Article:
I will look into this with the cold weather upgrade, thanks.

Quote:
Originally Posted by Chris C View Post
I would definitely suggest cooling items like expansion tank, water pump, upper and lower radiator hoses, and themostat in that order. Good luck.
Good to know, I will look into these as well as my cooling system is 10 yrs + & 80k miles + old.

Quote:
Originally Posted by My325XI View Post
If the yellow radiator light is going on/off, particularly when you turn on the heat.. you're low on coolant. Follow the proper bleeding procedures and add coolant.
I will try this over the weekend, is bleeding the system a PITA, does it need to be burped?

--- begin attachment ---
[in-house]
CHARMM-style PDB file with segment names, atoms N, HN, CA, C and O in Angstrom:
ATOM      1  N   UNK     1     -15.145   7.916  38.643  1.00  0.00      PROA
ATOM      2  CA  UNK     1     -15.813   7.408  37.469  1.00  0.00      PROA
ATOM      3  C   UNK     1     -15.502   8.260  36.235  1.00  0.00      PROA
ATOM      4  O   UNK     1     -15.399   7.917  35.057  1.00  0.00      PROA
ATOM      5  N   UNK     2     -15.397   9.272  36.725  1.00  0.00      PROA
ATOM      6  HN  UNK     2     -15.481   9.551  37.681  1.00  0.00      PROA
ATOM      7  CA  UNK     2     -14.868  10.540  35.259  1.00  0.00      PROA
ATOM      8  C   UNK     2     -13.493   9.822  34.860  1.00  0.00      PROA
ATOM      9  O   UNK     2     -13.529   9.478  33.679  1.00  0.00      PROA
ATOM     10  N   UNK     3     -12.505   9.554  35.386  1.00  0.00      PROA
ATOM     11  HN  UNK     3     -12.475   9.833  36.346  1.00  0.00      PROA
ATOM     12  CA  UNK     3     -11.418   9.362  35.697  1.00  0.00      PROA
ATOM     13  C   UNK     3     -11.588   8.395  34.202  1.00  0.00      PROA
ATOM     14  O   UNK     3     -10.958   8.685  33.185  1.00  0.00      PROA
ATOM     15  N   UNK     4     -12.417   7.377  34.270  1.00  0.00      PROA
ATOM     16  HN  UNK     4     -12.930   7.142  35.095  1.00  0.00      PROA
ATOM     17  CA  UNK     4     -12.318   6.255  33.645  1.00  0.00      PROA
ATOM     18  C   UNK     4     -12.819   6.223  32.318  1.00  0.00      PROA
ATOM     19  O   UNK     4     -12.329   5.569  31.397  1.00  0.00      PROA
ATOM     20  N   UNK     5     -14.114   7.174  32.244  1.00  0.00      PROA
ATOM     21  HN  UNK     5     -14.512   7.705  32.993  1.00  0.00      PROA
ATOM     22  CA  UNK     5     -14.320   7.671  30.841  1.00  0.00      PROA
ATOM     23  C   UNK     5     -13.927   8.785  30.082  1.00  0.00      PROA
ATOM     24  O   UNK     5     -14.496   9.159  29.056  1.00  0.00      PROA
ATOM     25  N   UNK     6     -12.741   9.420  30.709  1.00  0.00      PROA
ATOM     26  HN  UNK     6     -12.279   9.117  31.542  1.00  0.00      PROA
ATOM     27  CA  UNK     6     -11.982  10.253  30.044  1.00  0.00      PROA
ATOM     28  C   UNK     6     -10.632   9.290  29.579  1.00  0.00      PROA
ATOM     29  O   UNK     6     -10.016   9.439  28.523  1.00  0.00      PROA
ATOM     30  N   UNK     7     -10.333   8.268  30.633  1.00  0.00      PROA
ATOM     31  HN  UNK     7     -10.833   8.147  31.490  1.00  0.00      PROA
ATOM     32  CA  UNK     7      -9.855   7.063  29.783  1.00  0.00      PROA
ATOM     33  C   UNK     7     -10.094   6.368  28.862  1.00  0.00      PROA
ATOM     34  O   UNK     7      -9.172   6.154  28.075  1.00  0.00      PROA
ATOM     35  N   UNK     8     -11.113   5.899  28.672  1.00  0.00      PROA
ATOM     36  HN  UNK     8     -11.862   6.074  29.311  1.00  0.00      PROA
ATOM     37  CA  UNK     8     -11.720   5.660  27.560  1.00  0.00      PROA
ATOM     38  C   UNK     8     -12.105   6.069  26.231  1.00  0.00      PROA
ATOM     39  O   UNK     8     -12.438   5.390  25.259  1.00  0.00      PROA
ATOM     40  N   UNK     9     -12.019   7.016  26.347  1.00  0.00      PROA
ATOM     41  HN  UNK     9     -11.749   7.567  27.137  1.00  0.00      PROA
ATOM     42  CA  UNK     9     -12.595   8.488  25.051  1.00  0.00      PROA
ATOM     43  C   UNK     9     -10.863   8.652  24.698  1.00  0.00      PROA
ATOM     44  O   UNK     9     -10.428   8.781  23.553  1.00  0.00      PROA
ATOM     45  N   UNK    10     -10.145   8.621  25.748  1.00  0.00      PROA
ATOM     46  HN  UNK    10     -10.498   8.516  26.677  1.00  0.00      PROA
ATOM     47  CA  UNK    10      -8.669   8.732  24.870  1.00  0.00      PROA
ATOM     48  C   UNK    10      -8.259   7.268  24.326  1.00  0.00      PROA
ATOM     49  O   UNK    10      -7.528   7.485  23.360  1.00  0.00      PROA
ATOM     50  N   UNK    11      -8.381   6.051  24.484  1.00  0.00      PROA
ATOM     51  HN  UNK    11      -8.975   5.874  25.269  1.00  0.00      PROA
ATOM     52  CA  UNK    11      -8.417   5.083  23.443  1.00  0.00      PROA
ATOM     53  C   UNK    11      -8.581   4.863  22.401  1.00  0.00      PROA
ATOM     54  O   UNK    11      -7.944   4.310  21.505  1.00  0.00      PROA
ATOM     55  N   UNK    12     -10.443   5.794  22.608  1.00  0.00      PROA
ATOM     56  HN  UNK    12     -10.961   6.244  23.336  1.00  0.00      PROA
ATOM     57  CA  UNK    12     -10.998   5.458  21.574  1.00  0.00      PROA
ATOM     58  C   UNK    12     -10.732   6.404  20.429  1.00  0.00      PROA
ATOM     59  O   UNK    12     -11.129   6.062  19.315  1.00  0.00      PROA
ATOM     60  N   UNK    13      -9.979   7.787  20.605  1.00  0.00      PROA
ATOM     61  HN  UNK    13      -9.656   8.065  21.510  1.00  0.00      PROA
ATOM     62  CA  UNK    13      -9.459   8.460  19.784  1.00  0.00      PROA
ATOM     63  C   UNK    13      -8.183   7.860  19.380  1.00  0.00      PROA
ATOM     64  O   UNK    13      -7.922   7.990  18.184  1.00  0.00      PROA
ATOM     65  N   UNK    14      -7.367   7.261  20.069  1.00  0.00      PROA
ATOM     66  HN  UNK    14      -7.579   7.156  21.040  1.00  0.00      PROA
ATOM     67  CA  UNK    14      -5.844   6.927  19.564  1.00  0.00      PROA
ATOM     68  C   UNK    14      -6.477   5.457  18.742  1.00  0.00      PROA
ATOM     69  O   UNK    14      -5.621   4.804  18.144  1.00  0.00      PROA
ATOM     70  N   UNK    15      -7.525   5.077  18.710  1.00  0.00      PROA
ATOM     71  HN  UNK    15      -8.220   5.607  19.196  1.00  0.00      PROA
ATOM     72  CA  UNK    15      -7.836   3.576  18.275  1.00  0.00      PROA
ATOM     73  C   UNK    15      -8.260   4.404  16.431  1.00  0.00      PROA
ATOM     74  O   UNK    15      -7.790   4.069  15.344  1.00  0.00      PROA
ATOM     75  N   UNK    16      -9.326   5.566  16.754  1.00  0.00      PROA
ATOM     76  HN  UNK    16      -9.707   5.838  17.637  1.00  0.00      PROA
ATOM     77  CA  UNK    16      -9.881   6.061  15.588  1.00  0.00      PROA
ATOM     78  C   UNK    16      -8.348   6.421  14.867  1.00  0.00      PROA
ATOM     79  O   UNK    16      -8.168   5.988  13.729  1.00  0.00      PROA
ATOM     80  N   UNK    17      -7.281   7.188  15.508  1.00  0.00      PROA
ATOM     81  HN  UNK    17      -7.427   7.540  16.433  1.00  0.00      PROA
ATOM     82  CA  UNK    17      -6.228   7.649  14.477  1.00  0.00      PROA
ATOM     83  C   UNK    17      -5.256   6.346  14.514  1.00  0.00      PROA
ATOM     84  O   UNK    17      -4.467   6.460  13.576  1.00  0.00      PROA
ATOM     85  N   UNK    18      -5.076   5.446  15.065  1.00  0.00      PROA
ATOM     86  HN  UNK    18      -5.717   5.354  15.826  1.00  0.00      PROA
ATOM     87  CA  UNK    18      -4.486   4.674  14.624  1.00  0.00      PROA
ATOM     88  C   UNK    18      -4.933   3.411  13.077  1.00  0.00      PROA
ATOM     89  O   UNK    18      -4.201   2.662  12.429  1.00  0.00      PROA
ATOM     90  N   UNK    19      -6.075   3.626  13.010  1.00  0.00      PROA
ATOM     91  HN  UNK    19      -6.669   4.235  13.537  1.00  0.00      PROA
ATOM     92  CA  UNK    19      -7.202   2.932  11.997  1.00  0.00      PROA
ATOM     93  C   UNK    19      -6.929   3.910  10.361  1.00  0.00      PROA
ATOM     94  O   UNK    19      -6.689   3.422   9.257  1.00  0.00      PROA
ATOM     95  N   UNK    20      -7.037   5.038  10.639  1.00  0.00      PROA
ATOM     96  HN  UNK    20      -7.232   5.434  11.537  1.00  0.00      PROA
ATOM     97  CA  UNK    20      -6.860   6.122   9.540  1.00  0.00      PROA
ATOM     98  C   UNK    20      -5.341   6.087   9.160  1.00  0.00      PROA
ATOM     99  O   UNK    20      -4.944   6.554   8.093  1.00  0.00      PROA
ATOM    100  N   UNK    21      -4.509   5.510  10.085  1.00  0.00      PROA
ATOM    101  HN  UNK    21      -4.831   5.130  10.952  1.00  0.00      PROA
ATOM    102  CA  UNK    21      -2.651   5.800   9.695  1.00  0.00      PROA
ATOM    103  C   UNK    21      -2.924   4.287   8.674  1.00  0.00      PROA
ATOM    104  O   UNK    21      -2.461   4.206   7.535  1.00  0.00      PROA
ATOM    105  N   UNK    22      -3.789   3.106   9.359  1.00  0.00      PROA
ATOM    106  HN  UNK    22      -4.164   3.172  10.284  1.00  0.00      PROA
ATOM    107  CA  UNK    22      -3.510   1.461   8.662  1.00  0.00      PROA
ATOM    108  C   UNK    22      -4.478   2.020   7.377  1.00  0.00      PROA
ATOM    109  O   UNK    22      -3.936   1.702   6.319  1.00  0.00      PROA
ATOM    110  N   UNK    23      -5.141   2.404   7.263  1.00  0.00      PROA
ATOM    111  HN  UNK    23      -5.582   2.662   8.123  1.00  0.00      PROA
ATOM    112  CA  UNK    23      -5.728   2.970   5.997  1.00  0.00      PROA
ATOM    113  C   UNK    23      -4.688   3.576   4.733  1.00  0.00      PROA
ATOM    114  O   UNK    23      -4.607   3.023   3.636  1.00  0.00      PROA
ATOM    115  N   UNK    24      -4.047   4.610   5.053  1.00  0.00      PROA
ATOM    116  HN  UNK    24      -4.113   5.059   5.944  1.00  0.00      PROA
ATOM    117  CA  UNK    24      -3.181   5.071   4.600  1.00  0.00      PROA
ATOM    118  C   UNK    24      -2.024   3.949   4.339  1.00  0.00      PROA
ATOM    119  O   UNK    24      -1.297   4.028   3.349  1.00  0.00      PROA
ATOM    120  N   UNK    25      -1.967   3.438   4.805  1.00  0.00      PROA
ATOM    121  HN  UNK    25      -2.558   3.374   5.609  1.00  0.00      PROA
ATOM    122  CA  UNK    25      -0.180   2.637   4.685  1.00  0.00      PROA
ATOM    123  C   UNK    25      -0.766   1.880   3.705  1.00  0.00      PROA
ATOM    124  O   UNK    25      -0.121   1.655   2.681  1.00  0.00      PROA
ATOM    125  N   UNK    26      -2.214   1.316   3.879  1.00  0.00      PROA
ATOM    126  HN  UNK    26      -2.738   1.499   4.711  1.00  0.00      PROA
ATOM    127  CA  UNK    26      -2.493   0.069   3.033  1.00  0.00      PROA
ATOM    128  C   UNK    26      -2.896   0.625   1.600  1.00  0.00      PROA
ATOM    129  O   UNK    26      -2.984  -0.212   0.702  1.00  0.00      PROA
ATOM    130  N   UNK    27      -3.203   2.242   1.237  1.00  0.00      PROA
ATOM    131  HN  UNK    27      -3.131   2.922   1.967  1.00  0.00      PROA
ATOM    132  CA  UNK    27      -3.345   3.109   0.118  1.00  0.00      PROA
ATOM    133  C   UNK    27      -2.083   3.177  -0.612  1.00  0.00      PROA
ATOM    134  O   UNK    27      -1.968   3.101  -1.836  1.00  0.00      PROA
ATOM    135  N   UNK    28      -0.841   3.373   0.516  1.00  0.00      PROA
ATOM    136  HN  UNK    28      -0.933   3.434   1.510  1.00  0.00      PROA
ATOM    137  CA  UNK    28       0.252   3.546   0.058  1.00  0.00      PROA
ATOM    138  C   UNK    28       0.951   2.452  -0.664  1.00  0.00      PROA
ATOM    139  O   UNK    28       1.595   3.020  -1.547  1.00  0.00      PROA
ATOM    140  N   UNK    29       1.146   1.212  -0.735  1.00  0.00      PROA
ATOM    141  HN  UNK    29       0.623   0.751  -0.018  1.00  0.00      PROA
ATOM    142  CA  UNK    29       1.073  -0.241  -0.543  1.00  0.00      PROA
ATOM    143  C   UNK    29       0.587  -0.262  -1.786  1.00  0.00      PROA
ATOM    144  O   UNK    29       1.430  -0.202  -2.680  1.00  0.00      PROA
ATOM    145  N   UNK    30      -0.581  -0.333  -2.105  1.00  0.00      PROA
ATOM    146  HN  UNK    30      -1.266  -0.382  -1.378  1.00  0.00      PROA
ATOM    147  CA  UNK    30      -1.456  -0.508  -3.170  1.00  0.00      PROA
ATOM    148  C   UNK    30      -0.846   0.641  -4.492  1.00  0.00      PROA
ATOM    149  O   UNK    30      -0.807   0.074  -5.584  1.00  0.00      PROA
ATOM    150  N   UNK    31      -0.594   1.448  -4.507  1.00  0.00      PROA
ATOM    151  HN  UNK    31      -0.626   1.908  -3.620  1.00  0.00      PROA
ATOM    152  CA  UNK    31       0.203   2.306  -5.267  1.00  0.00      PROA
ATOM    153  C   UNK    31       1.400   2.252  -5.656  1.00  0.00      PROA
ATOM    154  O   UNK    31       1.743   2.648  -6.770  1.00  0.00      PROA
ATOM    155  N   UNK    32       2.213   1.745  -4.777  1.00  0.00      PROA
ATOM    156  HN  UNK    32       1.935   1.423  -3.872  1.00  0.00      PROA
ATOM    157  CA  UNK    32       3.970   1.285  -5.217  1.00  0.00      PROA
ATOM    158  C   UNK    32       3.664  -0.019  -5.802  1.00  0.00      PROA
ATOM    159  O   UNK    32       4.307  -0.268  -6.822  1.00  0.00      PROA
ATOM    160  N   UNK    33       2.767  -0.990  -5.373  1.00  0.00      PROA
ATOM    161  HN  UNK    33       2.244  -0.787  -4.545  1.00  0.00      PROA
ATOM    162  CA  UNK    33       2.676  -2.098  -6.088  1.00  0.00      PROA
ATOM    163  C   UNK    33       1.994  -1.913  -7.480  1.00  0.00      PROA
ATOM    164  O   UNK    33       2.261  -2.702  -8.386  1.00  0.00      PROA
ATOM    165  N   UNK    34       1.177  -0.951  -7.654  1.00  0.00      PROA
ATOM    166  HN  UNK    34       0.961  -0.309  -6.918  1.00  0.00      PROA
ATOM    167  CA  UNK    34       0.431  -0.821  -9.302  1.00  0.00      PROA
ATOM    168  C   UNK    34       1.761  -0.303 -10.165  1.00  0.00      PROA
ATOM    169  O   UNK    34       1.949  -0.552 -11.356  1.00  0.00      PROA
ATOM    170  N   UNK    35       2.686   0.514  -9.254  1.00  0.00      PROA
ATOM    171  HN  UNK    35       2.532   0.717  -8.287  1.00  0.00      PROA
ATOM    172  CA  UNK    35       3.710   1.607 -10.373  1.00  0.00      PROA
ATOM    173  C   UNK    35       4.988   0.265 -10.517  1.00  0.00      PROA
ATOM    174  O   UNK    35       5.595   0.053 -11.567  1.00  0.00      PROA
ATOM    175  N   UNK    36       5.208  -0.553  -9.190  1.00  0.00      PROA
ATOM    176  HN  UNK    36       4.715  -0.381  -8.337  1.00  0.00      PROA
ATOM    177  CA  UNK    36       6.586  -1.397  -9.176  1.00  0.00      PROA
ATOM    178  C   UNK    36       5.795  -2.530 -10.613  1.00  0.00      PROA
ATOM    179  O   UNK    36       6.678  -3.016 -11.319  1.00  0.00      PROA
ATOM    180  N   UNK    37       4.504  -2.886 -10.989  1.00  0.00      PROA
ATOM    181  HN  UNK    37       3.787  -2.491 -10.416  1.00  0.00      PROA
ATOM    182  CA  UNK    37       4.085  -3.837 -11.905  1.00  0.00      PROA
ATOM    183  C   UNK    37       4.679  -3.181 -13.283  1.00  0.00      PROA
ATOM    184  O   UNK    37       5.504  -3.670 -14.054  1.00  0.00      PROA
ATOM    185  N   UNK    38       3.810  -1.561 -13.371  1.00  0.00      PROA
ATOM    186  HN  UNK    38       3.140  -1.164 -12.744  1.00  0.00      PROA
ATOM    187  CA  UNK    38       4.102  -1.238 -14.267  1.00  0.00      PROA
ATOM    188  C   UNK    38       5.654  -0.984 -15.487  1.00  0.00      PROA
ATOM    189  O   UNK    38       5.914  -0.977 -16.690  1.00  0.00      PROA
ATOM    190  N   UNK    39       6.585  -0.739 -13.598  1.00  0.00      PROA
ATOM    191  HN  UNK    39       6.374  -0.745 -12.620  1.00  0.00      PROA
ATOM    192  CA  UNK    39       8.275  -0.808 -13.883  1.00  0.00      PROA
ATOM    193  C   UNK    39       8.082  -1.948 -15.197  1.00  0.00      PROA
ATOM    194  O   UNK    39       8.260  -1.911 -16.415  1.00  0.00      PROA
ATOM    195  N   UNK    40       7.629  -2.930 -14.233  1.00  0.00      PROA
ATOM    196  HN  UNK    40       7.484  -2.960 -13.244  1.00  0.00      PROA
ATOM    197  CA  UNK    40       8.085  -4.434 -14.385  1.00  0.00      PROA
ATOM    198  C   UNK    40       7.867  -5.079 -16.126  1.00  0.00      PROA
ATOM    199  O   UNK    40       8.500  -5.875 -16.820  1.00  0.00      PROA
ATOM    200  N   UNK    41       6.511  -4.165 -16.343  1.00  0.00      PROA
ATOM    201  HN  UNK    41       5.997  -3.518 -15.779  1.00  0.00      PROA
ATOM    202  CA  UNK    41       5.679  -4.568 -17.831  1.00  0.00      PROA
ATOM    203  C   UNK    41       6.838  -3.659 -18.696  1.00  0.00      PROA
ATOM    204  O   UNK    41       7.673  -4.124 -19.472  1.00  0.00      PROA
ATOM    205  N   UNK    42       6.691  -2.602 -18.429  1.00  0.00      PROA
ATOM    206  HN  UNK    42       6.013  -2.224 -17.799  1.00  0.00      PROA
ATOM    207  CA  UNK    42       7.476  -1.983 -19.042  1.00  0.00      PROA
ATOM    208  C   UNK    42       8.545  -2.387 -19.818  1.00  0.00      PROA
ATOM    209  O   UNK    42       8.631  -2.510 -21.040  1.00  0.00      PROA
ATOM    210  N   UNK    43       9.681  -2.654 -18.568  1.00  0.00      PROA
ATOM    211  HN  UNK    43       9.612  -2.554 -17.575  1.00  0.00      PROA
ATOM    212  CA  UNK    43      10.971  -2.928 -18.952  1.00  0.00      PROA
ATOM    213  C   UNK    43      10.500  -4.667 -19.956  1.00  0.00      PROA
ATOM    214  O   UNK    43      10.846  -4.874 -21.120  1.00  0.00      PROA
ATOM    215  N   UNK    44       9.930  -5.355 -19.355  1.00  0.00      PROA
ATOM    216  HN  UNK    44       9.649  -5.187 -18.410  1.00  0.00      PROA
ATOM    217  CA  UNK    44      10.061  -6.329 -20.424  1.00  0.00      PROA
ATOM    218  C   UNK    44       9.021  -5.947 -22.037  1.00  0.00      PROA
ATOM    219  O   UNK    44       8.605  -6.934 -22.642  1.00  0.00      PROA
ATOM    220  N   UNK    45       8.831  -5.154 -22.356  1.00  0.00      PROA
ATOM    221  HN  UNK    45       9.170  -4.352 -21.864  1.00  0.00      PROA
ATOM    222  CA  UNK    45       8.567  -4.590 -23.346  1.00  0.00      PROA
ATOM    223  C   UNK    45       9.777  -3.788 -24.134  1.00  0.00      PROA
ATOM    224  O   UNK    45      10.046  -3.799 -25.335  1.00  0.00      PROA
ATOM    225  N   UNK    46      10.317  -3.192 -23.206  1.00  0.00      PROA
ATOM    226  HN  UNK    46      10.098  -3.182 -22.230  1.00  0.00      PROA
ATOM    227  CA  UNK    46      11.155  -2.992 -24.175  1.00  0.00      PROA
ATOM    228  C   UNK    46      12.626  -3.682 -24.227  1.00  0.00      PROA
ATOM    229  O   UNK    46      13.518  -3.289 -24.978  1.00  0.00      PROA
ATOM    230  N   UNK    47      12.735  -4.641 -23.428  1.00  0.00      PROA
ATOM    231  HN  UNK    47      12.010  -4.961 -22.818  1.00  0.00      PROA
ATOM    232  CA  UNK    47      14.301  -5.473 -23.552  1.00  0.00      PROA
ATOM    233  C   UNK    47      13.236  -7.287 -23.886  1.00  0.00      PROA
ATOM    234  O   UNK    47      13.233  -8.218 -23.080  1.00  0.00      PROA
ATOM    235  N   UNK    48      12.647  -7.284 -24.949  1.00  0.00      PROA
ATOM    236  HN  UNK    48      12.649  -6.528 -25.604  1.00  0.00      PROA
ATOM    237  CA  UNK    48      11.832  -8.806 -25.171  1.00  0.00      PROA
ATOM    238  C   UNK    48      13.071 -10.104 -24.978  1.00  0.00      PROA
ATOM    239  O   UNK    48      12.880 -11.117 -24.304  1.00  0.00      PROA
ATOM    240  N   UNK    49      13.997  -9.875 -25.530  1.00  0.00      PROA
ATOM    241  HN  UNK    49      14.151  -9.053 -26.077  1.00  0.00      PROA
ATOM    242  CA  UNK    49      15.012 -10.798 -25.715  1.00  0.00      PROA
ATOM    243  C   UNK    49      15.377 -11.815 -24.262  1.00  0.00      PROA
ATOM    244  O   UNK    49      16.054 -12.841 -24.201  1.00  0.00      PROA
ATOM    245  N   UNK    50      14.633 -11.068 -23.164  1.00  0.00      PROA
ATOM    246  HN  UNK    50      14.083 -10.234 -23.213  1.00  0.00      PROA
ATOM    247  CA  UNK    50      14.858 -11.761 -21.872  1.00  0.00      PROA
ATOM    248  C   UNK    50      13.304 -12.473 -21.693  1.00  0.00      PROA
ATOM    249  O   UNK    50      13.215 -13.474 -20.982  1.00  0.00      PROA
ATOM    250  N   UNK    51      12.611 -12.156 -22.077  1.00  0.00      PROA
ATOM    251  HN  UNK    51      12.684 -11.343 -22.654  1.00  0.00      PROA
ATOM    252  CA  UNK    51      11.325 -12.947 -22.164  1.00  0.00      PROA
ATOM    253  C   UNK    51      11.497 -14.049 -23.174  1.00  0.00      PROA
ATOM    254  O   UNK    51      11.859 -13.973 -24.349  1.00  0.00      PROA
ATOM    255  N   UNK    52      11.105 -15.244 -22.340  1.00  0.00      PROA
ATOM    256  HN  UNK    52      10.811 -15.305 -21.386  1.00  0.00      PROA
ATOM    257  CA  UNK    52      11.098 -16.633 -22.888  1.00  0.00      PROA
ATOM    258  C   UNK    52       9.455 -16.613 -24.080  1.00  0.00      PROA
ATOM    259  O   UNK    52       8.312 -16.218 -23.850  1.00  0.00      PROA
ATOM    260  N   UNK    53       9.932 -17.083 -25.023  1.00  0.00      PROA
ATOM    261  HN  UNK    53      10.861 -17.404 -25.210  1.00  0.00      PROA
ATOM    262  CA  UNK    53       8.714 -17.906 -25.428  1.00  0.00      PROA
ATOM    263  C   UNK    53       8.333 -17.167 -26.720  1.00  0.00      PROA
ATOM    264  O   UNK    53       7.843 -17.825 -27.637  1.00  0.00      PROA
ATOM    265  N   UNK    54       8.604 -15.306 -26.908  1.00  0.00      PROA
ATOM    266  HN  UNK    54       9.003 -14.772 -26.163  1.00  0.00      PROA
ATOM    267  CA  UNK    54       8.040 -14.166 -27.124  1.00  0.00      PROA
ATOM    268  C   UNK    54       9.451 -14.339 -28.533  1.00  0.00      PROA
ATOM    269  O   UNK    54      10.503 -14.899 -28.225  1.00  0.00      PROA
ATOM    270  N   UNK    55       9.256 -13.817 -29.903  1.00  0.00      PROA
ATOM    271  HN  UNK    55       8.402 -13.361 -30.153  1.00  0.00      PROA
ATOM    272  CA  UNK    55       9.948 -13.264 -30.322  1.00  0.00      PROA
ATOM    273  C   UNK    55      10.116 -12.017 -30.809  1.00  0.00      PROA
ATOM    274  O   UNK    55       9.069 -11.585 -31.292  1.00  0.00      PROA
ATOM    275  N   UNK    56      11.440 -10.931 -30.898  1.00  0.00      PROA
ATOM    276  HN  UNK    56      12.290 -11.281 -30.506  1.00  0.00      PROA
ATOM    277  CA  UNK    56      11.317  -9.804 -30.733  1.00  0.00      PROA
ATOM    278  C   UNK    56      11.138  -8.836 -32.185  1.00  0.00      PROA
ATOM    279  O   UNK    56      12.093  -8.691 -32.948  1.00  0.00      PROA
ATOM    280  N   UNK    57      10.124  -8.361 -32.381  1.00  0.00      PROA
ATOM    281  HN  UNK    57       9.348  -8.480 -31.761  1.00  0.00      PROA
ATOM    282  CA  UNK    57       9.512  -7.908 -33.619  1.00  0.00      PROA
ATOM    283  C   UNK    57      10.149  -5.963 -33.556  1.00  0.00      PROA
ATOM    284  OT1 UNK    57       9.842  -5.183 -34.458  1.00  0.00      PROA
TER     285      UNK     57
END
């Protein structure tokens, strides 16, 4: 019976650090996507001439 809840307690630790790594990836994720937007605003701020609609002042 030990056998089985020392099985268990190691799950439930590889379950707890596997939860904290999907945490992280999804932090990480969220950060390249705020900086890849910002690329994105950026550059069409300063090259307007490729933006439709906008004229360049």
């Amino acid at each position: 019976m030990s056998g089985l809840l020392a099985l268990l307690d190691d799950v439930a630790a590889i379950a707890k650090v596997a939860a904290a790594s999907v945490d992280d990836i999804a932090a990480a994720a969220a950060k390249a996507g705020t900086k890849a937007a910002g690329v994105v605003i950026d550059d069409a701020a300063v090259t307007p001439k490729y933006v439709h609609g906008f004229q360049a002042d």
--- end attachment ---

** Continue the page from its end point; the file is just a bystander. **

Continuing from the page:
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Old 12-05-2012, 04:19 PM   #18
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Quote:
Originally Posted by Johnsmyname View Post
Any idea what size crush washers so I can get them ahead of time?
14 X 20, part number 32 41 1 093 596.
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Old 12-05-2012, 05:05 PM   #19
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14 X 20, part number 32 41 1 093 596.